There are many songs out there that are older than I am, songs older than my house, older even than the village in which I live. Some of the oldest songs are lost, gone forever with the loss of those who last sang them, and some are still sung, having reached some form of critical mass, and will last for years to come, and finally there are some that fall between these two extremes.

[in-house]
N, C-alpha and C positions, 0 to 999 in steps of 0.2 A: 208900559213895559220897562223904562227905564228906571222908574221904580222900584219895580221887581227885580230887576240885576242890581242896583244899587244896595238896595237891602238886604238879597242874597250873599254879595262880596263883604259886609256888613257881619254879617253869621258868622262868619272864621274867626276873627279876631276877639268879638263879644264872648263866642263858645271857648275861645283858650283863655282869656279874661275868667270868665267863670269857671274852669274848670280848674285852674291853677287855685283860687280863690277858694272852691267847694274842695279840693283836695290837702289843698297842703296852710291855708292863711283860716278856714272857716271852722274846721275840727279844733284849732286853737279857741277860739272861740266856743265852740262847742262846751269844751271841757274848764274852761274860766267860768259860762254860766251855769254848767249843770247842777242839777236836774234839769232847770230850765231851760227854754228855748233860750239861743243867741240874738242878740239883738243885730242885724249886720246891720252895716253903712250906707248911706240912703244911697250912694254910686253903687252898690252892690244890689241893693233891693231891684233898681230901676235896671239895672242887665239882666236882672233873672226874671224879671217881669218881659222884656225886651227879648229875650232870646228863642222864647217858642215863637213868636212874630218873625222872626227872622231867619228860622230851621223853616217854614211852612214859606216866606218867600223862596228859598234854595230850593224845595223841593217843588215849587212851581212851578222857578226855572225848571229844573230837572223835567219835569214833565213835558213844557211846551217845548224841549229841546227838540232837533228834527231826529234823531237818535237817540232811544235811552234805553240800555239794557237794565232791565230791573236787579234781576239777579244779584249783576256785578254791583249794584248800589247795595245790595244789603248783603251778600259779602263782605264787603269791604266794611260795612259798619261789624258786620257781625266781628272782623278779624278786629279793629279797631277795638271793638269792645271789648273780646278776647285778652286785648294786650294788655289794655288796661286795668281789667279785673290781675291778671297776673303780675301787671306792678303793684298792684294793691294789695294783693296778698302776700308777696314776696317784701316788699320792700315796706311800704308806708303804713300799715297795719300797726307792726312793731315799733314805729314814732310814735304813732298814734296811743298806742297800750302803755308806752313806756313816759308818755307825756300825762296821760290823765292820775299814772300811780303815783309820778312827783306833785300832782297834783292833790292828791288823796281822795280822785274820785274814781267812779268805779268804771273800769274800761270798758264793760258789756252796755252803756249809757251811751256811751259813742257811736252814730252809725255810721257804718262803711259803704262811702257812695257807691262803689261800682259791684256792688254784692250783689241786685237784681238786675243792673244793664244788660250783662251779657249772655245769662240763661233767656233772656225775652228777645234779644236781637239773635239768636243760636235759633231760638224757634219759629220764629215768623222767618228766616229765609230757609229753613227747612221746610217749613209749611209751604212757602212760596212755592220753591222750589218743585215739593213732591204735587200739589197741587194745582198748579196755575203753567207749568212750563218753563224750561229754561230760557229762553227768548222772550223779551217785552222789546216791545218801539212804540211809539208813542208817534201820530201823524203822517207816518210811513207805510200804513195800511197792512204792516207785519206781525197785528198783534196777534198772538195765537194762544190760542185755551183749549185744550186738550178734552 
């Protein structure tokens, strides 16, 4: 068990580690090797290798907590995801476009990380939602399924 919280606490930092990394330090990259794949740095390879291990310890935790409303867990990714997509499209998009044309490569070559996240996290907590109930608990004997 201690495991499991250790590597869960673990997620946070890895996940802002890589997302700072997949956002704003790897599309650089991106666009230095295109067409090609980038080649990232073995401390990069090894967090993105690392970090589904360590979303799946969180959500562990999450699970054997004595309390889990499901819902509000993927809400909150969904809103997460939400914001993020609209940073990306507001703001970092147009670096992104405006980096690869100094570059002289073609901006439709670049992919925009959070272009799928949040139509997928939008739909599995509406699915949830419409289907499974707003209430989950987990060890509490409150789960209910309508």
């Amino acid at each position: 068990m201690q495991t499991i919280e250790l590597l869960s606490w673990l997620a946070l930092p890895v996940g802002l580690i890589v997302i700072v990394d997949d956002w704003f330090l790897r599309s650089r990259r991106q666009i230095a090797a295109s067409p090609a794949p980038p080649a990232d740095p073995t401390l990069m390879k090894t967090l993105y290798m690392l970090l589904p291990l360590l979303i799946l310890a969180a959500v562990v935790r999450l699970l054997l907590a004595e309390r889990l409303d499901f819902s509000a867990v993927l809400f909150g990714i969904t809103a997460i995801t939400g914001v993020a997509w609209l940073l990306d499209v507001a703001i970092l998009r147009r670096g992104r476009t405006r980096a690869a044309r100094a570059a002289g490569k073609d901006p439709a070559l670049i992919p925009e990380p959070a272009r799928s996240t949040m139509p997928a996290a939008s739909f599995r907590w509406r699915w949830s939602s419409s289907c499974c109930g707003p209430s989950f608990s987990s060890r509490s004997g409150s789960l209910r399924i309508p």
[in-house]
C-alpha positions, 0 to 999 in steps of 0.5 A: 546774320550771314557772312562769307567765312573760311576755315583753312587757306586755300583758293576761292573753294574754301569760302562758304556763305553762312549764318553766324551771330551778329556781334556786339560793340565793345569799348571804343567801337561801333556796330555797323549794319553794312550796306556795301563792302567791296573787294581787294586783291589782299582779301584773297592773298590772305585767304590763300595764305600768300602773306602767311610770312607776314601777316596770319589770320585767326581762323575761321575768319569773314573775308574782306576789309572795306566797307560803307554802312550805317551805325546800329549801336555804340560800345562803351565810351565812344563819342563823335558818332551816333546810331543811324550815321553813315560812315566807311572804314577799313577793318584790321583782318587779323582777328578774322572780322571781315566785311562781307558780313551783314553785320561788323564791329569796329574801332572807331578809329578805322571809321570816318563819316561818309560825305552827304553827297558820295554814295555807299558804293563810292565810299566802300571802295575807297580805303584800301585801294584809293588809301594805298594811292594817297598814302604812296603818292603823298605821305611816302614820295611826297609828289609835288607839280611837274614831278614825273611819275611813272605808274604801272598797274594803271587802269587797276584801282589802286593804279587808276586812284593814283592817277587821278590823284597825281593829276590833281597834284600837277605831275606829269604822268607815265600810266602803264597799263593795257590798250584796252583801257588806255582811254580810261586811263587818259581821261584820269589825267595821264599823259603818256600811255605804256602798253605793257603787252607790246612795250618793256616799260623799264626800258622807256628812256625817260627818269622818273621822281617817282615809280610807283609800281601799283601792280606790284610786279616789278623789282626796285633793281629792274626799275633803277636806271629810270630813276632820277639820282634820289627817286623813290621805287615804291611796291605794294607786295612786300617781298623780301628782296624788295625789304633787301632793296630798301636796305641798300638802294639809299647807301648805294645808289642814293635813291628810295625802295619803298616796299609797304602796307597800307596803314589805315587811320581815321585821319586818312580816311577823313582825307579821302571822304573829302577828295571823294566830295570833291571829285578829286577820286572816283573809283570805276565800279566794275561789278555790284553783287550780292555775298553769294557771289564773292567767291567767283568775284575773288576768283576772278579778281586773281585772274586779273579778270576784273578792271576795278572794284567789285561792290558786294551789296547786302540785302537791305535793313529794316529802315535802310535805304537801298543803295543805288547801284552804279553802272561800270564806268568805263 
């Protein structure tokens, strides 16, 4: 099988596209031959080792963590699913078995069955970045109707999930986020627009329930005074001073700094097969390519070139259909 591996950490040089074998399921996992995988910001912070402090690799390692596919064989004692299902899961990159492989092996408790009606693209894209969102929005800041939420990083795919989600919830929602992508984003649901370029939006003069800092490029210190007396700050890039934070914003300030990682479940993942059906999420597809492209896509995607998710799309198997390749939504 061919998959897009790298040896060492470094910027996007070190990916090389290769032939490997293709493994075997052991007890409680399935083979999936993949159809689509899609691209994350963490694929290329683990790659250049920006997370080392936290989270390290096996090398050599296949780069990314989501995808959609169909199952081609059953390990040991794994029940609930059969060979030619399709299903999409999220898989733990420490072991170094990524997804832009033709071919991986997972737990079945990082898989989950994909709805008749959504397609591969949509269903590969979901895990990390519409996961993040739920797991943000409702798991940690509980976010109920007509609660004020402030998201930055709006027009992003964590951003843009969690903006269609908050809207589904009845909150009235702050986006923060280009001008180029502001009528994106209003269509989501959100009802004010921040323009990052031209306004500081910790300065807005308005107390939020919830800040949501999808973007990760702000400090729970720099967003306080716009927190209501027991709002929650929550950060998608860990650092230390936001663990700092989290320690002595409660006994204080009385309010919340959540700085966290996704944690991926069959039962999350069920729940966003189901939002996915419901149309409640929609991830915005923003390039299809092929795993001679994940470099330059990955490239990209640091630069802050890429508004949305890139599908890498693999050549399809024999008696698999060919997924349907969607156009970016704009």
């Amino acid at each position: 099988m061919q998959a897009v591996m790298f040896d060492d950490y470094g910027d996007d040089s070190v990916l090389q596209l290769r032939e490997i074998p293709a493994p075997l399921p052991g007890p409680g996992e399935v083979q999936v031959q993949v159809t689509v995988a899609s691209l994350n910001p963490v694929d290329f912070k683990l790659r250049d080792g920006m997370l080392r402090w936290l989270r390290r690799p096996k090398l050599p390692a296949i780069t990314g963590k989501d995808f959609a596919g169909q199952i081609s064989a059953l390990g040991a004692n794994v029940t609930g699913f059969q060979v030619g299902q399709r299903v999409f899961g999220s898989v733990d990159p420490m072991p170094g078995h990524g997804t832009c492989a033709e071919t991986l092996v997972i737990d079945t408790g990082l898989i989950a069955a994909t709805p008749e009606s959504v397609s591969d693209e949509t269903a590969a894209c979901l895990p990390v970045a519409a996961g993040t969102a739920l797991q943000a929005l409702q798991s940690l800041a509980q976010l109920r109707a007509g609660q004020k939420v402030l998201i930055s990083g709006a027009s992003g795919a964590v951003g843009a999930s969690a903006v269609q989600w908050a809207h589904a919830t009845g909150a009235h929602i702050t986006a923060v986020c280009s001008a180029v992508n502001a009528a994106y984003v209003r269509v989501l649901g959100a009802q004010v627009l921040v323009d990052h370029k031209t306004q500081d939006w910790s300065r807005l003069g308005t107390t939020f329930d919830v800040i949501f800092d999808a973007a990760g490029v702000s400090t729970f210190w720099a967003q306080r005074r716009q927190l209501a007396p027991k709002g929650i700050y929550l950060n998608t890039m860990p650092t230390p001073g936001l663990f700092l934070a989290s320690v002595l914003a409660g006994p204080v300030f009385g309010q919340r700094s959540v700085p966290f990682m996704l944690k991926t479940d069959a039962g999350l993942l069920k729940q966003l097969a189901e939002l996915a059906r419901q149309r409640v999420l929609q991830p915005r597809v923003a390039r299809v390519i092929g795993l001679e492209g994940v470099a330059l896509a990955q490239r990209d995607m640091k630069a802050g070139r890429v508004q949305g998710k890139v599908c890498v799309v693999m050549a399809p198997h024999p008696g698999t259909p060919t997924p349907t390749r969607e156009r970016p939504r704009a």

These songs that still hang on by their refrains, resisting the silence, are perhaps known and sung by only a very few people or are maybe even partially lost with only a few verses still known, and these songs are a rich seam that repays investigation, reveals much of interest, plumbs deep emotions and gritty historical experience, provides reflections upon our modern world that often reveal profound takes on humanity that we’d easily have missed without the added perspective of history. They deserve to be preserved, these songs that crystallise the wisdom of elders as sung art. Excitingly, it is often these diminished, shattered and incomplete works that can be manoeuvred or cajoled into revealing things their authors and countless previous singers had never imagined.